“We are alike, you and I, she thought, homeless wayfarers in a world that is not our own.”

We’ll continue our look into Celtic music next time, with Part III, and a look at the Irish tin whistle, an amazingly versatile instrument, accompanied, of course, by the bodhrán, the Irish hand-held drum.

Sources for this post were The Course of Irish History, by T.W. Moody and F.X. Martin; St. Patrick of Ireland, by Philip Freeman; Taliesin, by Stephen Lawhead, and Wikipedia.

Mark is the author of The Bonfires of Beltane, a novel of Christian historical fiction set in ancient, Celtic Ireland at the time of St. Patrick. To learn more about his book, follow the link above.


Celtic Music, Ancient and Modern, Part I

Celtic Music, Ancient and Modern, Part I

In this post Christian author Mark Fisher begins a quick look (and listen) at Celtic music, both ancient and modern.


Celtic Instruments, Ancient and Modern

Celtic Music, Ancient and Modern

What can we say about Celtic music? I love it! True it is that what we hear today is not the same as what they played in the early Middle Ages. Modern musicians have borrowed, reshaped, and made the ancient music their own. The instruments today present a wider range of sounds and  options. But I think we can still get a flavor for what they must have listened to in ancient times.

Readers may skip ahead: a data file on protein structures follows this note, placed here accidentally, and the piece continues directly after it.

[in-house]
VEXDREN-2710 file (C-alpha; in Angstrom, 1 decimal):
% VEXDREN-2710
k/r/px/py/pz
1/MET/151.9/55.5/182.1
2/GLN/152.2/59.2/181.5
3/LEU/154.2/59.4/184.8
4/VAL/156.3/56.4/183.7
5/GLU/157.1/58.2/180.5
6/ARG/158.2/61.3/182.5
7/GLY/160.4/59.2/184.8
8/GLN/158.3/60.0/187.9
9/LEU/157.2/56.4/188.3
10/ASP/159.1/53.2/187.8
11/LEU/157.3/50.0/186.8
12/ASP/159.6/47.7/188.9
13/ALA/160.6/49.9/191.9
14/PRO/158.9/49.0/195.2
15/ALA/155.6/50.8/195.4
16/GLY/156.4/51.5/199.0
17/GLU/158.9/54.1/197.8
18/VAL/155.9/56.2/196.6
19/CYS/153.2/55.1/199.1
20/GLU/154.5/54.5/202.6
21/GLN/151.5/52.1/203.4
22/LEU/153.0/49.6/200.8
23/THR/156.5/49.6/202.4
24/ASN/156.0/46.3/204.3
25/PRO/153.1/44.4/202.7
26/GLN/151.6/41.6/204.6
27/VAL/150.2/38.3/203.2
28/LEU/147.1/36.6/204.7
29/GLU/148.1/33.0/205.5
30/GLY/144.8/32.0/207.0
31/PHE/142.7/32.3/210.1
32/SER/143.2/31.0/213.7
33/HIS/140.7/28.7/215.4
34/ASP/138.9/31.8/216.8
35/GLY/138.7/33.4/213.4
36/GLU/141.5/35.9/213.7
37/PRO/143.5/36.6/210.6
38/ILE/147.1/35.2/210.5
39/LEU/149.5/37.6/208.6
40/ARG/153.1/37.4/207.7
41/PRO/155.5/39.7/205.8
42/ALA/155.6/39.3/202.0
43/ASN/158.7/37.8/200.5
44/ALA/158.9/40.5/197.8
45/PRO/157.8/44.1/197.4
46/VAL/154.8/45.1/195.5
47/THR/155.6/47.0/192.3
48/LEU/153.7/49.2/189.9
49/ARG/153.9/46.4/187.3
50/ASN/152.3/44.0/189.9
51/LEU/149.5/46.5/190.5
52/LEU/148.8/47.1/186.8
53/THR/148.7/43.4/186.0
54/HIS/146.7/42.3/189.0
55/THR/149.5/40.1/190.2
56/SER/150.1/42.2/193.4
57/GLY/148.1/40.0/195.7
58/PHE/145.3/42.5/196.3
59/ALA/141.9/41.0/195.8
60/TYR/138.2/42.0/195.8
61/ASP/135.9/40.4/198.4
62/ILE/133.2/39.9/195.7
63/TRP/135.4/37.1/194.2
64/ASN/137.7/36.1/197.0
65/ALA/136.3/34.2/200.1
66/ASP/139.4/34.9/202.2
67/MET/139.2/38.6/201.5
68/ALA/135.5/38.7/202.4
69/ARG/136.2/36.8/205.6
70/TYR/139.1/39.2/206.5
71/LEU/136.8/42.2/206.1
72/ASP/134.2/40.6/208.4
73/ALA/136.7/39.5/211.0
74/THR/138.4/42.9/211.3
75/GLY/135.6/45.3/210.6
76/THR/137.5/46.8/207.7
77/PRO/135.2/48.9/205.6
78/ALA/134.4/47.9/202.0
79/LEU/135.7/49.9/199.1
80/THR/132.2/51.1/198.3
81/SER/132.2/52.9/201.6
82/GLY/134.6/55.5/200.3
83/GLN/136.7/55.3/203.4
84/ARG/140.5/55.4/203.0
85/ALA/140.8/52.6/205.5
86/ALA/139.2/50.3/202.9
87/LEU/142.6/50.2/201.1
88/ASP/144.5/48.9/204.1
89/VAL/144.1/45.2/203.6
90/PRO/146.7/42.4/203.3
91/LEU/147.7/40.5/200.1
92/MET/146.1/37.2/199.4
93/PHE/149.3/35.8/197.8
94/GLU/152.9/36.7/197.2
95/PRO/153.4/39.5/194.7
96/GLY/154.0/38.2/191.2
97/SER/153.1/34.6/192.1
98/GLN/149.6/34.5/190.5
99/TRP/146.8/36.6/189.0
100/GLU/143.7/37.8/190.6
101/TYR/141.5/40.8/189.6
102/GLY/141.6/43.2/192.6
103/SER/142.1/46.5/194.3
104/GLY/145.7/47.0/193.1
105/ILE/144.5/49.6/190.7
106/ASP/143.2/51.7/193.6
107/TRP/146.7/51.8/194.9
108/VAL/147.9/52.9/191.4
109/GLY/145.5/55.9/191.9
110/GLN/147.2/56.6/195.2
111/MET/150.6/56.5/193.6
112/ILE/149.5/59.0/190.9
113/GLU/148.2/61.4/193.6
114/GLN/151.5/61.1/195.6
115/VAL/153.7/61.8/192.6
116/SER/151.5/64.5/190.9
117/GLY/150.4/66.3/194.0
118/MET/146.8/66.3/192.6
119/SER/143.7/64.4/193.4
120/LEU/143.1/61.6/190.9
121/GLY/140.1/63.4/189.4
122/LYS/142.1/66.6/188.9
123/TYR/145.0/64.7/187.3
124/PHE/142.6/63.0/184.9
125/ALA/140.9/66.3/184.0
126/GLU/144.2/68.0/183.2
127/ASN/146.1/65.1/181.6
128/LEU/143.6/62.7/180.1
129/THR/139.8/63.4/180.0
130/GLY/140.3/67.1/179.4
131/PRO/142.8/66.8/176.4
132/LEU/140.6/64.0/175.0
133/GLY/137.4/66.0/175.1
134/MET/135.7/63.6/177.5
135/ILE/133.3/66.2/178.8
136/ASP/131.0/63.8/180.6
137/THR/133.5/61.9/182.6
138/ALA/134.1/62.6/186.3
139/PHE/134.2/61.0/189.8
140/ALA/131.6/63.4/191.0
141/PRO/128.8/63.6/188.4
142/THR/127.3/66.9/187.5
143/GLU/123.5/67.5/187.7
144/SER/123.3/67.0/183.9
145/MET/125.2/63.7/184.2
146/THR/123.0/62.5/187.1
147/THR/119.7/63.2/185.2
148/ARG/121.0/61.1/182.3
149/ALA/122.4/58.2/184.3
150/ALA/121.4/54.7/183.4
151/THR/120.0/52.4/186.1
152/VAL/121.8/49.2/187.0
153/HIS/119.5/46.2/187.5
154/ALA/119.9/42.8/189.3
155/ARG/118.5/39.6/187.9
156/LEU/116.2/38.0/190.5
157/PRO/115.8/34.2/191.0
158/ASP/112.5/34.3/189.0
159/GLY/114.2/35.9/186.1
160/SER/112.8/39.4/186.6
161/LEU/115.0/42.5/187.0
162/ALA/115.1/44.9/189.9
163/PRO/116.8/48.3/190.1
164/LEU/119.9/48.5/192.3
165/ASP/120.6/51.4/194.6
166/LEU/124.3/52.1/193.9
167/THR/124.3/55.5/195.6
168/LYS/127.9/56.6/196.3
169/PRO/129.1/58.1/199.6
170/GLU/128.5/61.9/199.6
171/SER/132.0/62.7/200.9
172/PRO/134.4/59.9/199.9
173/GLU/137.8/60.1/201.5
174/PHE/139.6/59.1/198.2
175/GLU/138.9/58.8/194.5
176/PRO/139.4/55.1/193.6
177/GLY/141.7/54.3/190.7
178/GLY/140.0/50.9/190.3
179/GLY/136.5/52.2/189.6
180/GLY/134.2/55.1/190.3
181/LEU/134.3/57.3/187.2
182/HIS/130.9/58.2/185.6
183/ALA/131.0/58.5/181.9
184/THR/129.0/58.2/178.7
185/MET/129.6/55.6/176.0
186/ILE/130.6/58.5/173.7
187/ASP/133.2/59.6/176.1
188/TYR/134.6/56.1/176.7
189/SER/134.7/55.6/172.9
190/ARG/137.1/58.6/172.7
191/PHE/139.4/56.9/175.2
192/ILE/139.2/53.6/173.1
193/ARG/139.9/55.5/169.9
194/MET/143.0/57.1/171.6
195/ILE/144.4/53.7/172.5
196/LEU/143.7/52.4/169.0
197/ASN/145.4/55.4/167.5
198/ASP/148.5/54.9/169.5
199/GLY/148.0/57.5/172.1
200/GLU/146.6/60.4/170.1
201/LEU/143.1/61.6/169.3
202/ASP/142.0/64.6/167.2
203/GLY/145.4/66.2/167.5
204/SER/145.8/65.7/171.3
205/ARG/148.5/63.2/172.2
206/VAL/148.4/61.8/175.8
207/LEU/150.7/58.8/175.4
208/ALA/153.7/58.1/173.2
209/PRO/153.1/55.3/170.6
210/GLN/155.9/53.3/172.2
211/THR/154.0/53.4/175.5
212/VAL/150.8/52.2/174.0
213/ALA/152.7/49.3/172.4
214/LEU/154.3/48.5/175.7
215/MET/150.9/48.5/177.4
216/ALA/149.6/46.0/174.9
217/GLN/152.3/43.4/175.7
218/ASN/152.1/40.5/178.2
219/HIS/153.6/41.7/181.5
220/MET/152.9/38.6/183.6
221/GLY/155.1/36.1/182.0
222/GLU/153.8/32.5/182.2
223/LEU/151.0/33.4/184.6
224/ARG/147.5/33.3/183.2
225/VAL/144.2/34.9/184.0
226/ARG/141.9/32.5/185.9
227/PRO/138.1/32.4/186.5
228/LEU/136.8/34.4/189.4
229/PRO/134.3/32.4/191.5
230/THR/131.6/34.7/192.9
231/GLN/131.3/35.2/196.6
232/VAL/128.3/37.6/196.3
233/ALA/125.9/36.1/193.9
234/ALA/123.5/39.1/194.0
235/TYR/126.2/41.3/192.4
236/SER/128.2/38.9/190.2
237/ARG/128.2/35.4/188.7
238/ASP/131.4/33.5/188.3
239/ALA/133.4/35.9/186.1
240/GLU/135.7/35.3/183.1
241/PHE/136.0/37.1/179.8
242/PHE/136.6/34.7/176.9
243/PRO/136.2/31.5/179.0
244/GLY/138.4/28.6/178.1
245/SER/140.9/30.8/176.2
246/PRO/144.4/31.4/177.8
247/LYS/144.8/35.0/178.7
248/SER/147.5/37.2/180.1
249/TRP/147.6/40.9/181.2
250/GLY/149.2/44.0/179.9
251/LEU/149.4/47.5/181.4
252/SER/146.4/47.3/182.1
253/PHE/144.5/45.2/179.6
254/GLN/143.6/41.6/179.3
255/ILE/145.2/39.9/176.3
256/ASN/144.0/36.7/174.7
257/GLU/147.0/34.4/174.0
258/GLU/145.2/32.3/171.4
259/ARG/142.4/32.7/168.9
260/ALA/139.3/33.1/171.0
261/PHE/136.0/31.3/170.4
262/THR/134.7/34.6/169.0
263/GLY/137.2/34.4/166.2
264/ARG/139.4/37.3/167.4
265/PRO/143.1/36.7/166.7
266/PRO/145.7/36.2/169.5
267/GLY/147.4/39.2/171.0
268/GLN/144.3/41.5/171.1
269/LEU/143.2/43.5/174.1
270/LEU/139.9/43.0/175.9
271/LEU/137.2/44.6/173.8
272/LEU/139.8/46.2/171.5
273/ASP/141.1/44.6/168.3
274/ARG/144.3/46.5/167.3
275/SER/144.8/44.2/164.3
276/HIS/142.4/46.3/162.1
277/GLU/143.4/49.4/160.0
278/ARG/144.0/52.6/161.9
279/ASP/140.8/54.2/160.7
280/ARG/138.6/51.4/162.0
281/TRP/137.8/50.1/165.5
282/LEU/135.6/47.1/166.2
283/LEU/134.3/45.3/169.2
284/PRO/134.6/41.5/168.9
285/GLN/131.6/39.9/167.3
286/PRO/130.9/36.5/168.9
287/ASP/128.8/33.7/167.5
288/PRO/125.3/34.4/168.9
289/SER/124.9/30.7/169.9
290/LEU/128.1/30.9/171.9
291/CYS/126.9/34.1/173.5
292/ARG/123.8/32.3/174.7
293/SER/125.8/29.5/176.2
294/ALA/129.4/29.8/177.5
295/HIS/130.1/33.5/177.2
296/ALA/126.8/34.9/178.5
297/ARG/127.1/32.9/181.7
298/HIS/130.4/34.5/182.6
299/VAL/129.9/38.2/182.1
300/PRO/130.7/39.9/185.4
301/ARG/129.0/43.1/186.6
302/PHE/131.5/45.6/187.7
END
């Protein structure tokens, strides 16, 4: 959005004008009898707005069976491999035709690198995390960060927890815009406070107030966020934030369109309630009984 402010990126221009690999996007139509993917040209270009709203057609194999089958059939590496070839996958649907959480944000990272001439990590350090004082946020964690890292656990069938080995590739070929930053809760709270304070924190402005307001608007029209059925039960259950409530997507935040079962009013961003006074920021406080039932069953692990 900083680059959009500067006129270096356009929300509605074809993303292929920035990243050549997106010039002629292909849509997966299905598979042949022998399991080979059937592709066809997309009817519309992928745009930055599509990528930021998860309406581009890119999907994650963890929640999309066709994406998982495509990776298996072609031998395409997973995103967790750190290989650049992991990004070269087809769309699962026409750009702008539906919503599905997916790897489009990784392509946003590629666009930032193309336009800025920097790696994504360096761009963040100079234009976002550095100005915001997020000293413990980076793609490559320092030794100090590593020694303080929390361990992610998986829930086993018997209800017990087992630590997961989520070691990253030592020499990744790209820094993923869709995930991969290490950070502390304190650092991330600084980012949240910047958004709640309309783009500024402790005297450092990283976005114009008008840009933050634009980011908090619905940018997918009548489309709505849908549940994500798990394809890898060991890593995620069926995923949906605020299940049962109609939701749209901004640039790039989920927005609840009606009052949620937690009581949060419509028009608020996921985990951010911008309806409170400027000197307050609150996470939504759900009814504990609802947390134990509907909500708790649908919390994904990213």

Kyteler’s Inn—My Introduction to Traditional Irish Music

My first exposure to really good Irish music was on our first night in Ireland in June 2014. My wife and I just had flown into Dublin, rented a car, and navigated the narrow roads and left-hand-side-of-the-road driving. My white-knuckled wife wondered the whole way if this were her last day on earth. But lo, we did arrive safely at our B&B in Kilkenny. After a short nap and supper, we found Kyteler’s Inn, one of the oldest inns in Ireland. There we landed a seat, grabbed a Guinness, and sat down to hear the traditional Irish music of the Raglan Rogues. It’s just two guys playing guitar, mandolin, banjo, Irish flute, and sometimes the tin whistle Their stringed instruments were unknown to the ancient Celts. Nevertheless they are keeping alive the spirit, rhythm, and sound of Celtic musical culture.

Captivated by an Irish Folk Sound